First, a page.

## Printing Books

• Lesson
6-8
1

Students explore the relationships among lines, slopes, and y-intercepts in the context of printing their algebra textbooks. Students use a spreadsheet to facilitate their exploration. This activity is based on an idea from Navigating Through Algebra in Grades 6-8 (NCTM, 2001).

Distribute the Printing Books activity sheet to each student. As a class, read the scenario and three options. The three options are:

1. Local printing company: The algebra textbook can be printed by a local printer for a cost of $9.50 per book with an initial cost of$5,000 for typesetting.
2. Local copy center: The algebra book can be duplicated at a local copying center for $0.05 per page plus$2.00 per book for binding.
3. The school district: The school district’s own copying center can reproduce the textbook at a cost of $0.035 per page plus an initial cost of$3,000 for typesetting.

Before students begin to work through each of the three options, ask them to circle the one they predict will be the best solution to the problem. Put students in pairs to discuss their predictions. On the chalkboard, record the names of the students under the option number they have selected (1, 2, or 3). Leave this information on the chalkboard to discuss toward the end of the lesson.

This problem involves a number of different tasks. First, tables and graphs for each situation need to be made. Using a spreadsheet makes this problem much easier. For example, you can use the Printing Books Spreadsheet. In order to create a graph, you will need to right click on the hyperlink, and choose "save target as" to save this file to your computer. Then you will be able to use the Chart Wizard to create graphs.

The figure below shows the costs of the three plans for up to 2500 books. The copy center's plan will be the most expensive, and the printing company's the least expensive if all 2,250 books are produced at one location.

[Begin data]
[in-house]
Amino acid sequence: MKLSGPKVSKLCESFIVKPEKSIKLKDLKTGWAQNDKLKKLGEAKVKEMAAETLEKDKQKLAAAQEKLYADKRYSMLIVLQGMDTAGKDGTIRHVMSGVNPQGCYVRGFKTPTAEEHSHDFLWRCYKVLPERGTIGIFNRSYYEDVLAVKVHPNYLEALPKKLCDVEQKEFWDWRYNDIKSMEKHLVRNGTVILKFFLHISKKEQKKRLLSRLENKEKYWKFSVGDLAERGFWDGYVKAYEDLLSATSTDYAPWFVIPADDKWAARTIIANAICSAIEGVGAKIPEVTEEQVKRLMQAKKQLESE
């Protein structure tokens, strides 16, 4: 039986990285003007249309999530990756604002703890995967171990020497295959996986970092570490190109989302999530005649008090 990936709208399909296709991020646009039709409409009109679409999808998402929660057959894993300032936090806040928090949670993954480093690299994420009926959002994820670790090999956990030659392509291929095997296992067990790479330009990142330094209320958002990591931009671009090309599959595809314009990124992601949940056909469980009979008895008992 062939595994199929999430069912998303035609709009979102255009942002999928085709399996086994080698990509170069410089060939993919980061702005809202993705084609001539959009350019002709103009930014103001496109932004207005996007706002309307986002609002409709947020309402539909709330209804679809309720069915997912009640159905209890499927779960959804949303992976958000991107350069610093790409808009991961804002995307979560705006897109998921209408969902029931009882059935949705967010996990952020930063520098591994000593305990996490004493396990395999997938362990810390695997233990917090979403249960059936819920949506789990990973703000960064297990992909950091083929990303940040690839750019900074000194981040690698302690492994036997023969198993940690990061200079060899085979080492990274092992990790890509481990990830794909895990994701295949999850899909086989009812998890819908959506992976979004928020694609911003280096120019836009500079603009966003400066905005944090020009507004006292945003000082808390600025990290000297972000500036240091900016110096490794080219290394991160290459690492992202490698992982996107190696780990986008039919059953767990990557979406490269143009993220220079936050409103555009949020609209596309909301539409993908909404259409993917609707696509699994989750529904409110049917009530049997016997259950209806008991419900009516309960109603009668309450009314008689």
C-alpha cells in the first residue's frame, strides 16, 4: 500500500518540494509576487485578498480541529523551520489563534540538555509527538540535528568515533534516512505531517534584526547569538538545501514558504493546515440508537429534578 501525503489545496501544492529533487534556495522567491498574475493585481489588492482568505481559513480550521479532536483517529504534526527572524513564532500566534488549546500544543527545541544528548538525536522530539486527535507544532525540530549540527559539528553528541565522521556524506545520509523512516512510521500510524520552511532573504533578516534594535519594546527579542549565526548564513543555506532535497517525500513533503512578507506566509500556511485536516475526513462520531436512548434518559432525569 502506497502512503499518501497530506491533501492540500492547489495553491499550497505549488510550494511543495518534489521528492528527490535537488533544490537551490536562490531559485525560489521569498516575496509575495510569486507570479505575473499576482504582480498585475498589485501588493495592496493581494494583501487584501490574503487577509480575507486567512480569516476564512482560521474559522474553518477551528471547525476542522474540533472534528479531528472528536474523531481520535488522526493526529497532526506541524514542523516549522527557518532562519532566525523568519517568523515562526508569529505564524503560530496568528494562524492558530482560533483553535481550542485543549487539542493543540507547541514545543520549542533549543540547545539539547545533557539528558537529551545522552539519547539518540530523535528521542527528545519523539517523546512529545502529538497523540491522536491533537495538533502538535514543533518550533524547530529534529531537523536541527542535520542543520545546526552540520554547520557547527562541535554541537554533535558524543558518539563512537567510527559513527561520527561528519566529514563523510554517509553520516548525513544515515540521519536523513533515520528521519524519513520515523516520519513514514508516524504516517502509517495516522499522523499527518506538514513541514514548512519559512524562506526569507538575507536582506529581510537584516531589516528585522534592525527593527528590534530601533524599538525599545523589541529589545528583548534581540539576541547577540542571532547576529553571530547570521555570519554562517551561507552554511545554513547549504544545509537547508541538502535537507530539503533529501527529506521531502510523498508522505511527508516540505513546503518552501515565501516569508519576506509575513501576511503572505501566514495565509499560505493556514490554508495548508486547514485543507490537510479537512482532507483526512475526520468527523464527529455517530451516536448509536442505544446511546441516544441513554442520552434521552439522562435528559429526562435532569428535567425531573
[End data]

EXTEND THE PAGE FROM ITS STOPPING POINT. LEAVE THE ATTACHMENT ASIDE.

Below is a graphical version of this data. Students will note the slopes of each of the printing options. Students may also note the point of intersection of all three lines.

If each high school can use a different printing company, which choice should each make? The figure below displays additional data and a graph on which the zoom feature allows us to see more clearly where the costs for different plans intersect.

At this point students should revisit their predictions from the beginning of the lesson. Using the information recorded on the chalkboard, ask the students who predicted the correct option to explain their predictions.

Pose the following change to the scenario to the class:

Suppose that these additional conditions apply:

• Western High School will need 400 textbooks next year.
• Eastern High School will need 550 textbooks next year.
• Northern High School will need 1400 textbooks next year.

Students should return to their partners from the beginning of the lesson and discuss this new "twist" to the scenario. Each pair of students should submit a written proposal to the Board of Education defending their choice.

On the basis of these data, students may write something similar to the following: